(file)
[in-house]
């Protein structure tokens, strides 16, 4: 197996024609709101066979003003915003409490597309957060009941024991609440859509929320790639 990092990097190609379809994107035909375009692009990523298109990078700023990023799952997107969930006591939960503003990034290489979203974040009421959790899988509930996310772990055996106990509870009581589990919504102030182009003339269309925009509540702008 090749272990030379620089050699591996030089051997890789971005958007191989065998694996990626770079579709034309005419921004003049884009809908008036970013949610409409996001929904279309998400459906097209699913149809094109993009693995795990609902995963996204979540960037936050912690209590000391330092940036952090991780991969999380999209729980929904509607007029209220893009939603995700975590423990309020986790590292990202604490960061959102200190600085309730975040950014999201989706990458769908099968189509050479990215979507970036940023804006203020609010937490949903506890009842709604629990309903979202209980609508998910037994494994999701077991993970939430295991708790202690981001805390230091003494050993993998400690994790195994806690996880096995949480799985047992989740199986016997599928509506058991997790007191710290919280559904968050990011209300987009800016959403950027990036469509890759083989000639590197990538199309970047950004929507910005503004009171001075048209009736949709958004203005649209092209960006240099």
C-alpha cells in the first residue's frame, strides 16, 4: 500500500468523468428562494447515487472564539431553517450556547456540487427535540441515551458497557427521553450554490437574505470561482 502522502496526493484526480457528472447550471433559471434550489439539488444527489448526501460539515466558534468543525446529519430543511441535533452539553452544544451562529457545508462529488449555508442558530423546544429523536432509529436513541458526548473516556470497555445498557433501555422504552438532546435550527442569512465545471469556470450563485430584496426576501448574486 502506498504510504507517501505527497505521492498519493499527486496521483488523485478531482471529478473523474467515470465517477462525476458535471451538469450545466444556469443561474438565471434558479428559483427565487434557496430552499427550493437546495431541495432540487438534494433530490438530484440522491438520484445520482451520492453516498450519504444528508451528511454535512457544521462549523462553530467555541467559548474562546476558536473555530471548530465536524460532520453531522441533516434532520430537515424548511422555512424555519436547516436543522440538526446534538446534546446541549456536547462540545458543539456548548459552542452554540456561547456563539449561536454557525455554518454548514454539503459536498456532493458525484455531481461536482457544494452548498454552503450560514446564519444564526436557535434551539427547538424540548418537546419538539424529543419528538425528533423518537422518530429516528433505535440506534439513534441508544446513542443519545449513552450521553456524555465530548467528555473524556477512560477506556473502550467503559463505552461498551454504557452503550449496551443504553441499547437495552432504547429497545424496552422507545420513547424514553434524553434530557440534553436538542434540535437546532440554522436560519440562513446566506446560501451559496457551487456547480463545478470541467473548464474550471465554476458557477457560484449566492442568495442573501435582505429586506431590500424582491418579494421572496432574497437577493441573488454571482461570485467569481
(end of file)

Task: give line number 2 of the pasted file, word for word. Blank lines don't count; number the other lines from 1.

């Protein structure tokens, strides 16, 4: 197996024609709101066979003003915003409490597309957060009941024991609440859509929320790639 990092990097190609379809994107035909375009692009990523298109990078700023990023799952997107969930006591939960503003990034290489979203974040009421959790899988509930996310772990055996106990509870009581589990919504102030182009003339269309925009509540702008 090749272990030379620089050699591996030089051997890789971005958007191989065998694996990626770079579709034309005419921004003049884009809908008036970013949610409409996001929904279309998400459906097209699913149809094109993009693995795990609902995963996204979540960037936050912690209590000391330092940036952090991780991969999380999209729980929904509607007029209220893009939603995700975590423990309020986790590292990202604490960061959102200190600085309730975040950014999201989706990458769908099968189509050479990215979507970036940023804006203020609010937490949903506890009842709604629990309903979202209980609508998910037994494994999701077991993970939430295991708790202690981001805390230091003494050993993998400690994790195994806690996880096995949480799985047992989740199986016997599928509506058991997790007191710290919280559904968050990011209300987009800016959403950027990036469509890759083989000639590197990538199309970047950004929507910005503004009171001075048209009736949709958004203005649209092209960006240099």